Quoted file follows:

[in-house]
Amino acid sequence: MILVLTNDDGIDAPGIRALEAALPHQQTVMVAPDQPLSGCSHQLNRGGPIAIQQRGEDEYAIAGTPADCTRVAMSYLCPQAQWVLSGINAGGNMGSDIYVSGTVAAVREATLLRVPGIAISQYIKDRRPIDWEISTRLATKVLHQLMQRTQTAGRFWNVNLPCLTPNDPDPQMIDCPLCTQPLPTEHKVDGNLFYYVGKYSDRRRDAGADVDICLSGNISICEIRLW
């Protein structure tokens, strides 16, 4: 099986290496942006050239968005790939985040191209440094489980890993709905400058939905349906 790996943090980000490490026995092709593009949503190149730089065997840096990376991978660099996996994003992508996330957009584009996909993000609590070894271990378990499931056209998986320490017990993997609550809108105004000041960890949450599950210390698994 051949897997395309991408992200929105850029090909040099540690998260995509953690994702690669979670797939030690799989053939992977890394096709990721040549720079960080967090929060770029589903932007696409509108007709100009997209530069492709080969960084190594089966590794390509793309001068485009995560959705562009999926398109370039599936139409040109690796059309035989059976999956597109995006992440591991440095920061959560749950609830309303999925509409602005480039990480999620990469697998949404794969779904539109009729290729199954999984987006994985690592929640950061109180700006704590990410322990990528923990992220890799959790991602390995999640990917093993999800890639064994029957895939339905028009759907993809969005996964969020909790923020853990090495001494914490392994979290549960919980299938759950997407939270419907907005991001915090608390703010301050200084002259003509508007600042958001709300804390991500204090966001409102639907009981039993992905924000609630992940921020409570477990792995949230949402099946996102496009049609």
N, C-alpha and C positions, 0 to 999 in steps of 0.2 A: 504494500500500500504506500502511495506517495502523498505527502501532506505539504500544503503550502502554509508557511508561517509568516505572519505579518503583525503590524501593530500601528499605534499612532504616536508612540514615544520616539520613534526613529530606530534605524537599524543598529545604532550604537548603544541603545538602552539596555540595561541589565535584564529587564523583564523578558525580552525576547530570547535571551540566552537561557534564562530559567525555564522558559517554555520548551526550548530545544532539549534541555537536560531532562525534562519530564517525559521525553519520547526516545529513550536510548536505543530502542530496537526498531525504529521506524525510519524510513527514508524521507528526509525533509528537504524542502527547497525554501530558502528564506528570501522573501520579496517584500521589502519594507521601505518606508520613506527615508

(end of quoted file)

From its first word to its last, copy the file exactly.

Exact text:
[in-house]
Amino acid sequence: MILVLTNDDGIDAPGIRALEAALPHQQTVMVAPDQPLSGCSHQLNRGGPIAIQQRGEDEYAIAGTPADCTRVAMSYLCPQAQWVLSGINAGGNMGSDIYVSGTVAAVREATLLRVPGIAISQYIKDRRPIDWEISTRLATKVLHQLMQRTQTAGRFWNVNLPCLTPNDPDPQMIDCPLCTQPLPTEHKVDGNLFYYVGKYSDRRRDAGADVDICLSGNISICEIRLW
């Protein structure tokens, strides 16, 4: 099986290496942006050239968005790939985040191209440094489980890993709905400058939905349906 790996943090980000490490026995092709593009949503190149730089065997840096990376991978660099996996994003992508996330957009584009996909993000609590070894271990378990499931056209998986320490017990993997609550809108105004000041960890949450599950210390698994 051949897997395309991408992200929105850029090909040099540690998260995509953690994702690669979670797939030690799989053939992977890394096709990721040549720079960080967090929060770029589903932007696409509108007709100009997209530069492709080969960084190594089966590794390509793309001068485009995560959705562009999926398109370039599936139409040109690796059309035989059976999956597109995006992440591991440095920061959560749950609830309303999925509409602005480039990480999620990469697998949404794969779904539109009729290729199954999984987006994985690592929640950061109180700006704590990410322990990528923990992220890799959790991602390995999640990917093993999800890639064994029957895939339905028009759907993809969005996964969020909790923020853990090495001494914490392994979290549960919980299938759950997407939270419907907005991001915090608390703010301050200084002259003509508007600042958001709300804390991500204090966001409102639907009981039993992905924000609630992940921020409570477990792995949230949402099946996102496009049609």
N, C-alpha and C positions, 0 to 999 in steps of 0.2 A: 504494500500500500504506500502511495506517495502523498505527502501532506505539504500544503503550502502554509508557511508561517509568516505572519505579518503583525503590524501593530500601528499605534499612532504616536508612540514615544520616539520613534526613529530606530534605524537599524543598529545604532550604537548603544541603545538602552539596555540595561541589565535584564529587564523583564523578558525580552525576547530570547535571551540566552537561557534564562530559567525555564522558559517554555520548551526550548530545544532539549534541555537536560531532562525534562519530564517525559521525553519520547526516545529513550536510548536505543530502542530496537526498531525504529521506524525510519524510513527514508524521507528526509525533509528537504524542502527547497525554501530558502528564506528570501522573501520579496517584500521589502519594507521601505518606508520613506527615508